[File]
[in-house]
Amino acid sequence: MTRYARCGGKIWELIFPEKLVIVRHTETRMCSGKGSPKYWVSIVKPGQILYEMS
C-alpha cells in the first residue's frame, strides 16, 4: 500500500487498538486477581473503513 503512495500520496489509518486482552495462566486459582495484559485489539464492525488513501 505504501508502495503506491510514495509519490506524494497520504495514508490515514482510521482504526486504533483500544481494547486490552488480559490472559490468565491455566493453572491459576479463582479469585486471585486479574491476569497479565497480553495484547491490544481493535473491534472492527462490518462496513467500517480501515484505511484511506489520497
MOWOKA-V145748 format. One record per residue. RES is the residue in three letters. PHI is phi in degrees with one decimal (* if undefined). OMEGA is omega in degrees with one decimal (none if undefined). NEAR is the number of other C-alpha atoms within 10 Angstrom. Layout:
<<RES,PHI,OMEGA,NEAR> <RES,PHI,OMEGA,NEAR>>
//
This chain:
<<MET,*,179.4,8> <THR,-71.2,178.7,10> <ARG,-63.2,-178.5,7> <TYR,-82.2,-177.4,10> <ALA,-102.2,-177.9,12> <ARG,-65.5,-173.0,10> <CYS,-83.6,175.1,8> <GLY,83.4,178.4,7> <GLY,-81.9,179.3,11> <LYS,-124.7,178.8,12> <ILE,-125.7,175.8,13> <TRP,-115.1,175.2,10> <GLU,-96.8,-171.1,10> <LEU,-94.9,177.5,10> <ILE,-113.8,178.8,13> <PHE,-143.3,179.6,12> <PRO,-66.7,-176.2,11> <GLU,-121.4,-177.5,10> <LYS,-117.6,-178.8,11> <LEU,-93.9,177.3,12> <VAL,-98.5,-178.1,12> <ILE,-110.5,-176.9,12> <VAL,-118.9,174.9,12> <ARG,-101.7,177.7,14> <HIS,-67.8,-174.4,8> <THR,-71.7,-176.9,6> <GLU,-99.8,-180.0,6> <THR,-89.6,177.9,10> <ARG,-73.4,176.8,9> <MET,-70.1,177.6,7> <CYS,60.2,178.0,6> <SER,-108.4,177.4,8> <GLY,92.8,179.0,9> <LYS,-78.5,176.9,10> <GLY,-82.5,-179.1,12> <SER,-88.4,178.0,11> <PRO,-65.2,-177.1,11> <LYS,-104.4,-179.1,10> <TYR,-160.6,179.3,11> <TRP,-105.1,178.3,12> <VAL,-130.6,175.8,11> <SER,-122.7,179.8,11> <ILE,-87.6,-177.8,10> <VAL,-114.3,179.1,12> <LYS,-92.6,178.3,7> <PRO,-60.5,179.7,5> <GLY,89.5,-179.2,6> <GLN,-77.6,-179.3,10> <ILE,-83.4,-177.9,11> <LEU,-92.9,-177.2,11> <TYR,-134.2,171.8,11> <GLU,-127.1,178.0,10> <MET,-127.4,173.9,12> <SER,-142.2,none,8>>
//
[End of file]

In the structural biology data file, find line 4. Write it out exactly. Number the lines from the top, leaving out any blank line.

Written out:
MOWOKA-V145748 format. One record per residue. RES is the residue in three letters. PHI is phi in degrees with one decimal (* if undefined). OMEGA is omega in degrees with one decimal (none if undefined). NEAR is the number of other C-alpha atoms within 10 Angstrom. Layout: